However, despite the fact that I goofed up, we can still see a few important points, that might not be entirely evident from the renders without the context.

During winter, the ring will cast a hemisphere on your portion of the world. This will block much of the sunlight putting you in a night time situation.

This will only be at particular latitudes.

The latitudes effect will shift as the season shifts. The area affected also becomes smaller.

As spring comes, the ring does not cast much of a shadow on the planet, anywhere.

I assume once I redo it with cycles, we will see it reflecting light onto the planet for the hemisphere that is experiencing summer.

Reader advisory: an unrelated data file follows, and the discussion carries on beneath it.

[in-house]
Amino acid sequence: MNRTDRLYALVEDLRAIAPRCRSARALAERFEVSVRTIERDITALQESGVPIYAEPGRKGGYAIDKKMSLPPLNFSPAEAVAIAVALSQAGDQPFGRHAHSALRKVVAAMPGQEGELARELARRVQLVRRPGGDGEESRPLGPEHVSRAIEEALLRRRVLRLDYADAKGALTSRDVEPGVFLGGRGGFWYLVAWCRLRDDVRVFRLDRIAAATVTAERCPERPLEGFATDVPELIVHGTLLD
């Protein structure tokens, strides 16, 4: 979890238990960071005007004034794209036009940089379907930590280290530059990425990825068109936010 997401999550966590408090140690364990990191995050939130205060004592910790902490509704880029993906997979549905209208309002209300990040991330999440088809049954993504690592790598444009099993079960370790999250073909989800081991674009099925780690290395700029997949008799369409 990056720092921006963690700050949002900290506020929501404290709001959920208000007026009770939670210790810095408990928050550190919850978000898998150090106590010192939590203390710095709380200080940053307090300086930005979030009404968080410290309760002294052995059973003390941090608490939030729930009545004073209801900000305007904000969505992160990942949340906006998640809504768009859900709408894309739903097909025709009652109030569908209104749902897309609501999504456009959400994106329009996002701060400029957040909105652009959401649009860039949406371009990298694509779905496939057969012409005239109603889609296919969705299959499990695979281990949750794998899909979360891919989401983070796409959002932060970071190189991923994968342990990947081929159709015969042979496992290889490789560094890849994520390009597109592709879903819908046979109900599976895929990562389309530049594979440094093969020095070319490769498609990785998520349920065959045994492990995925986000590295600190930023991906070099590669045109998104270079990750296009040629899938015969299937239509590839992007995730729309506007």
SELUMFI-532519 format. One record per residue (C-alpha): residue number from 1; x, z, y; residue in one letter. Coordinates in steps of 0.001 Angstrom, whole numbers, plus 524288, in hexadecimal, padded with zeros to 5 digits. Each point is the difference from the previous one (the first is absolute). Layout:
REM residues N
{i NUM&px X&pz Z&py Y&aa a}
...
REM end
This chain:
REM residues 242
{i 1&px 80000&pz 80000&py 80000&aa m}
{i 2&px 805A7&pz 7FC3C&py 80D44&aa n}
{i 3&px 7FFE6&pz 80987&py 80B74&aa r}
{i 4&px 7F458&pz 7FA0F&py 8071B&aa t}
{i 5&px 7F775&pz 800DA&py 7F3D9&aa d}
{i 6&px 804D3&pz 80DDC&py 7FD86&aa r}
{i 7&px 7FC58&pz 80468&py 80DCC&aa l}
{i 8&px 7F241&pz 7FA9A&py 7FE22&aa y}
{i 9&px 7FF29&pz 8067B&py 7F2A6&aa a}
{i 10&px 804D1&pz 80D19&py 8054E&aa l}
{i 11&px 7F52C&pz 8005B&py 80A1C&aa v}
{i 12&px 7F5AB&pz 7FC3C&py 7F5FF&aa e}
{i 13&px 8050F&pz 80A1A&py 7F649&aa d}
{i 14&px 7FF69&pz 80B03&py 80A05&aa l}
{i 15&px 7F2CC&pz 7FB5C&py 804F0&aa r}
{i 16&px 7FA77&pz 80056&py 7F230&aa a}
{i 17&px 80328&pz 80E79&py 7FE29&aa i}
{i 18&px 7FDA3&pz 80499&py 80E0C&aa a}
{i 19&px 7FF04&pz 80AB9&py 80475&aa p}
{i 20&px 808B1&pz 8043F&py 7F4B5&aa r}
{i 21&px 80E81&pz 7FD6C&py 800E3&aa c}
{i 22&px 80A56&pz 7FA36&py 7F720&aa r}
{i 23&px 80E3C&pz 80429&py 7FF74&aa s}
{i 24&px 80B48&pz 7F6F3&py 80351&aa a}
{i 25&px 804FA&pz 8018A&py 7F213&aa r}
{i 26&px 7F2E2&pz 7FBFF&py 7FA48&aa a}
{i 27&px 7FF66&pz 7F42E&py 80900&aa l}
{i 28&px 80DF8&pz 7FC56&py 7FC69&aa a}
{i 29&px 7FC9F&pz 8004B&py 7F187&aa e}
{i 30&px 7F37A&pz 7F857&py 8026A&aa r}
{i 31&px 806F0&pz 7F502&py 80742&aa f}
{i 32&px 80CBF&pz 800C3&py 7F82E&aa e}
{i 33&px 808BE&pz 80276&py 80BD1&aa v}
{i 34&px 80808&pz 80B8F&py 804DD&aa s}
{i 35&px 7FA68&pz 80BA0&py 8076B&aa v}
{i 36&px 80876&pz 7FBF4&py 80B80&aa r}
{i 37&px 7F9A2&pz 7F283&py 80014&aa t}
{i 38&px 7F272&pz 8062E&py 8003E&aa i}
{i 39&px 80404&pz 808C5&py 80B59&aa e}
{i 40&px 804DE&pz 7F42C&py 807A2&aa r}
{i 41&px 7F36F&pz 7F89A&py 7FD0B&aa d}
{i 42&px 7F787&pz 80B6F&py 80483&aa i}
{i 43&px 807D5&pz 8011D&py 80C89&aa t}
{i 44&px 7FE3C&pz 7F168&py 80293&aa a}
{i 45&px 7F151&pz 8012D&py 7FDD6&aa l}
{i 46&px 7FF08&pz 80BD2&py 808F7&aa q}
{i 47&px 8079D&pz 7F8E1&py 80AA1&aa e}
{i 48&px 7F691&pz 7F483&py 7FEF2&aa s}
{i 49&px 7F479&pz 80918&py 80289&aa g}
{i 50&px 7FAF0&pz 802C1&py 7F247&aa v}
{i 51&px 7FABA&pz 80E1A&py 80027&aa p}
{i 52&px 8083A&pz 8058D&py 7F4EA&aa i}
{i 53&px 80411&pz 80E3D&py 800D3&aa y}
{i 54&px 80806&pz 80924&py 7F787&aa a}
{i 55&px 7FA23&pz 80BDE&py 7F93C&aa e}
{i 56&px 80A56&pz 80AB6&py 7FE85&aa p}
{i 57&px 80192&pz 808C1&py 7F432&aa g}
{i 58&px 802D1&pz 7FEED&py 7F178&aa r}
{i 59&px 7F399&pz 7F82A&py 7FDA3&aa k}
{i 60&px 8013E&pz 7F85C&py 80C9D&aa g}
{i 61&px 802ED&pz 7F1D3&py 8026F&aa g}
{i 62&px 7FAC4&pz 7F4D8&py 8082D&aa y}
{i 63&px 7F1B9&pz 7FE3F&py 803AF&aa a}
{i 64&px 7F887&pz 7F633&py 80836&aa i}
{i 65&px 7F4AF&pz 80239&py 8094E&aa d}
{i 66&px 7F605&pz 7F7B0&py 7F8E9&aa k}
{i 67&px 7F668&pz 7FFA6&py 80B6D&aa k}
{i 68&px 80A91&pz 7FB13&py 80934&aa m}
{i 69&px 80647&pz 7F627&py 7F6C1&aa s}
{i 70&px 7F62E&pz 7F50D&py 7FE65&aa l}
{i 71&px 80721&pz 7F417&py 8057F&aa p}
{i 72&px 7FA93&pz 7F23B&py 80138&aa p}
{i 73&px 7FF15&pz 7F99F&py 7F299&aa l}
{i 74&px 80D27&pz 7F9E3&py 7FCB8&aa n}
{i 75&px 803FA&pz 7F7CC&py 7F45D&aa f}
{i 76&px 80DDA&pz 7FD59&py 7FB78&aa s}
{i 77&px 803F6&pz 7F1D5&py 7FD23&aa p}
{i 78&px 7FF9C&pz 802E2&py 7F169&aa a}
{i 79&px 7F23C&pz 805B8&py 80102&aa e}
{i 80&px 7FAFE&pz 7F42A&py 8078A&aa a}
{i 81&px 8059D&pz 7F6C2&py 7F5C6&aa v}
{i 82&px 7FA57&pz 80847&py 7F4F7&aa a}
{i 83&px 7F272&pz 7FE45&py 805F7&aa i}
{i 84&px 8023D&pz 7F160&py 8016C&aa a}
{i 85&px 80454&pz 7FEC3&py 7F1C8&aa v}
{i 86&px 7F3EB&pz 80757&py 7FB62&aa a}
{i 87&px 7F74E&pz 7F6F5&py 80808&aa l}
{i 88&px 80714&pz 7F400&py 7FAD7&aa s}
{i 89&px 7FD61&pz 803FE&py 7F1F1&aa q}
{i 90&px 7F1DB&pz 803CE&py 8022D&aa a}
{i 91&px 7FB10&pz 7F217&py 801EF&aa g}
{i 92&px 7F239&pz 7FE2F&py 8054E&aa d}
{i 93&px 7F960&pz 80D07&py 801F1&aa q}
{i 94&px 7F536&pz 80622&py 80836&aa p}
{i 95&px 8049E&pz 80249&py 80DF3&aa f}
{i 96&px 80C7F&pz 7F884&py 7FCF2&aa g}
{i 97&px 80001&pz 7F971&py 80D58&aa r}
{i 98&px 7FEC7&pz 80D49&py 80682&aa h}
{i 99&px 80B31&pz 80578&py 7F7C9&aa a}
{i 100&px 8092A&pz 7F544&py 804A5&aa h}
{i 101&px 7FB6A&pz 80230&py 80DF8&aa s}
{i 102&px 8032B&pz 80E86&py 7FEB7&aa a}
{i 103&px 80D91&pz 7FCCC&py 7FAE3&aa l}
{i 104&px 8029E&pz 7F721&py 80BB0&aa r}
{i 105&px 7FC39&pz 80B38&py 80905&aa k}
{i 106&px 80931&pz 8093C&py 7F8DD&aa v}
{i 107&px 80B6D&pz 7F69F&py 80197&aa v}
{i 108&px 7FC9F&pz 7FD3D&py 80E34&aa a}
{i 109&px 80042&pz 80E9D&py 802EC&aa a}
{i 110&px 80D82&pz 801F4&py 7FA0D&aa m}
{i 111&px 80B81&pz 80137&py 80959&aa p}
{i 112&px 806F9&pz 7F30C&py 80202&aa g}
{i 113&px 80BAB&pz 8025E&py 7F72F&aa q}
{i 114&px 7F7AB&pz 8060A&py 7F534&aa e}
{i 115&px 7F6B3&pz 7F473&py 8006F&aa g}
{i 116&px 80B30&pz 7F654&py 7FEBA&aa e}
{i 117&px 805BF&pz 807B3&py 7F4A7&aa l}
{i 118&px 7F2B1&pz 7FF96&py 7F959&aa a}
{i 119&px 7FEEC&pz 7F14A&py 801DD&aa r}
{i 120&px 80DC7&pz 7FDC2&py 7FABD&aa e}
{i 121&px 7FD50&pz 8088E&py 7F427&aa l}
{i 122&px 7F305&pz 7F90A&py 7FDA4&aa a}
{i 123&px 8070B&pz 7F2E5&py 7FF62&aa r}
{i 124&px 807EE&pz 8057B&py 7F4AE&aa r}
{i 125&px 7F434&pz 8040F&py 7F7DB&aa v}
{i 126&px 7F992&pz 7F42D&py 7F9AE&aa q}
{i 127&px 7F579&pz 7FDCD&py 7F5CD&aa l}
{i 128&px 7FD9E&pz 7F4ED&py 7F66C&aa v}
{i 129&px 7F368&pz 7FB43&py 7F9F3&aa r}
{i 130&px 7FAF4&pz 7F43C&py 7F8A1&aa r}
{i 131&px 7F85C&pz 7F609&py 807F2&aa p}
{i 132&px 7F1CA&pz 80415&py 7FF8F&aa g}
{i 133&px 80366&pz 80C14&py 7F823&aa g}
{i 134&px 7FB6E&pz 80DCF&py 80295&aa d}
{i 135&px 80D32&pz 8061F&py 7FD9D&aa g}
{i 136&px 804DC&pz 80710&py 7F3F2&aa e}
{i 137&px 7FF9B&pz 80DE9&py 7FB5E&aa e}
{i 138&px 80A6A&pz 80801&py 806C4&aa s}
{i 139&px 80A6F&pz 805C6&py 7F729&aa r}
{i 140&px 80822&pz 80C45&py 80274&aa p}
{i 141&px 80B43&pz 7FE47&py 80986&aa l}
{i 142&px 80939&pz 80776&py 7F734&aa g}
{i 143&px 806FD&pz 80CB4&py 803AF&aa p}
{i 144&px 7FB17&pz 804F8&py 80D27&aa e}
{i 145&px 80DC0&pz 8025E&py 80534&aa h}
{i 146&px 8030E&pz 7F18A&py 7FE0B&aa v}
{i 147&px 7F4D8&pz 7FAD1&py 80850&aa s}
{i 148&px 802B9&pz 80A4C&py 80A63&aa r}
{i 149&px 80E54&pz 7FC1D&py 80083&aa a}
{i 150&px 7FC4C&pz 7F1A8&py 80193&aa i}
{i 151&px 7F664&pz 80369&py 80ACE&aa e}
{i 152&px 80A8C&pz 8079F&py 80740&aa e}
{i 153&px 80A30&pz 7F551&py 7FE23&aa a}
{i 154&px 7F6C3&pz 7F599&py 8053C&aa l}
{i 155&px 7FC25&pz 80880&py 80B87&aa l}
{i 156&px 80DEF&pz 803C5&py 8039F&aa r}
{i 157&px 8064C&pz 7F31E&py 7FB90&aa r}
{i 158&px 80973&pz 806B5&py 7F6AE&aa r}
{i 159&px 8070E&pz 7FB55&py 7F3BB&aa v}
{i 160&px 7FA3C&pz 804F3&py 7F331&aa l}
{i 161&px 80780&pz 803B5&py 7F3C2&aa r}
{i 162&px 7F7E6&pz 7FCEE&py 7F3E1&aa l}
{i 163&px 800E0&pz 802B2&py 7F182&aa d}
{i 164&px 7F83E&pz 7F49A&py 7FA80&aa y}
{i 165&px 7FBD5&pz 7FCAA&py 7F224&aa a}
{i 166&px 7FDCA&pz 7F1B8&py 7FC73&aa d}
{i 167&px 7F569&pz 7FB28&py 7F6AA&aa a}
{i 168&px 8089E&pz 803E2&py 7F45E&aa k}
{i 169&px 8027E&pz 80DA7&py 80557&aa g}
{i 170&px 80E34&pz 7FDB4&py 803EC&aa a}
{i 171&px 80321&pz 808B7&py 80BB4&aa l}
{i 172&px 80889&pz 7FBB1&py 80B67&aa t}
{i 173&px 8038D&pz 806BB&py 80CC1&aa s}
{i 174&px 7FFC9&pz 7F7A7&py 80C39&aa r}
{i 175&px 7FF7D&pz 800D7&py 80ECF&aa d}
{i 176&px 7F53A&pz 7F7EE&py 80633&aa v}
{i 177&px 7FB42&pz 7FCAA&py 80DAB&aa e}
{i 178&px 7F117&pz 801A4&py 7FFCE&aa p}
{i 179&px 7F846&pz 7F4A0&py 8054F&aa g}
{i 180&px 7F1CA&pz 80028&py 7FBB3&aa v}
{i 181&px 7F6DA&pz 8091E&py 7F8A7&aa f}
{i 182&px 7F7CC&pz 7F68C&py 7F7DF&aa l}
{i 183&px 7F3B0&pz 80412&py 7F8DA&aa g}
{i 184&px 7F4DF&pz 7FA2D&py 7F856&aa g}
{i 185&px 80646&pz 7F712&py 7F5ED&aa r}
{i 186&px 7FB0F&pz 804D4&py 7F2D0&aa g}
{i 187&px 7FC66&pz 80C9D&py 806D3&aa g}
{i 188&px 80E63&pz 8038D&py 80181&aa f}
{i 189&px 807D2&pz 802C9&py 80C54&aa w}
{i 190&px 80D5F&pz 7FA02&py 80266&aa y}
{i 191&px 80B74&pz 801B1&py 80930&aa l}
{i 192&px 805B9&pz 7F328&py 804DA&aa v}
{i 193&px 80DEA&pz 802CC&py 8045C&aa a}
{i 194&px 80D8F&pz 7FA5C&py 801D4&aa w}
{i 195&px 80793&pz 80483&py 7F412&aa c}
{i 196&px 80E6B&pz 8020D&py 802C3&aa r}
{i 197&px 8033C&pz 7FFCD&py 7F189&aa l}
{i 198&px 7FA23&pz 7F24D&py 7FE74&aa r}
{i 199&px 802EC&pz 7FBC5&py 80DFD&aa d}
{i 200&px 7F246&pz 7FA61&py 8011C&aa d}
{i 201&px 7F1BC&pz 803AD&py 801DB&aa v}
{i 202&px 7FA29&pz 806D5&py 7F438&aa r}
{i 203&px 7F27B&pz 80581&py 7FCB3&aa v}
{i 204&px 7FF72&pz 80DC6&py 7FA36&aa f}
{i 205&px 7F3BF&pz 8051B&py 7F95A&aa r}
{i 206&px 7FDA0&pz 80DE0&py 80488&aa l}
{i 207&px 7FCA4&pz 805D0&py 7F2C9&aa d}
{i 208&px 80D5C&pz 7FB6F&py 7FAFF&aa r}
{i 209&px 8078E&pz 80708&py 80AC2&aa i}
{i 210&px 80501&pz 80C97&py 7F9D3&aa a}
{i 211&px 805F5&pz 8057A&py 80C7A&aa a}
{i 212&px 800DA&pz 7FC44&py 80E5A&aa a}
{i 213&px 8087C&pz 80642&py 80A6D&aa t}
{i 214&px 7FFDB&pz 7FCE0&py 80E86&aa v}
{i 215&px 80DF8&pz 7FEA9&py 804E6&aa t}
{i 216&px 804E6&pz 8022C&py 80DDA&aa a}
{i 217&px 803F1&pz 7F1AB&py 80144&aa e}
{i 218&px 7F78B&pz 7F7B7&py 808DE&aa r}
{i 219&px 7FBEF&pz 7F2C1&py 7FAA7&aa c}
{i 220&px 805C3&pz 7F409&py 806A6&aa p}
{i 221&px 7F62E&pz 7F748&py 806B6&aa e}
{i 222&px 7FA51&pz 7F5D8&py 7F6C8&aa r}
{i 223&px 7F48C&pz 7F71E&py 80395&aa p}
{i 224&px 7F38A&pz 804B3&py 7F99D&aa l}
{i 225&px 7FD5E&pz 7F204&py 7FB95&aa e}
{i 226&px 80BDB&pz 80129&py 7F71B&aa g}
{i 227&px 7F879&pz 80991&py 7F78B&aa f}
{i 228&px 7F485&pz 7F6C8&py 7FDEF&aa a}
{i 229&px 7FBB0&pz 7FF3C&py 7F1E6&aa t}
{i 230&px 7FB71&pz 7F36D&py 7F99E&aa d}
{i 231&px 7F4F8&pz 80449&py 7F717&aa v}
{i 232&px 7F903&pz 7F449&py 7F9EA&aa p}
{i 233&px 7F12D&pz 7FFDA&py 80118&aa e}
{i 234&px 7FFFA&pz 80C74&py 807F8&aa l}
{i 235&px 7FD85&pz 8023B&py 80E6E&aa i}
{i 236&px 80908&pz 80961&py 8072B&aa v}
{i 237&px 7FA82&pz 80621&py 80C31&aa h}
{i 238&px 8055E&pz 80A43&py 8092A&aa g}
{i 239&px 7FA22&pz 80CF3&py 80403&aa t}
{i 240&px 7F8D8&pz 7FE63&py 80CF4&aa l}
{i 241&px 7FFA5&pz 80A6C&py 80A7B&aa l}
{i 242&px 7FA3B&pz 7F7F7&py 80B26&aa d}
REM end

I will edit once I have better orbital renders, and then again once I have the surface renders.

• Assume the planet is earth, and the rings are Saturn's rings scaled down to Earth's size. No C or D rings. I do know my way around Blender, but I don't know enough about materials and rendering to know if what I have is scientifically correct. A 3D model would be great though. Specifically so I can see sunrise/sunset, and a view from the ring shadow. I have no specific location, as my novel would take place all across the planet. – Thomas Myron May 27 '18 at 1:44
• This is great! When you do the re-render, could you perhaps label each picture individually, so I know which one goes with which season? – Thomas Myron May 27 '18 at 6:04

I searched 'earth with rings' on Google, and I got the following picture: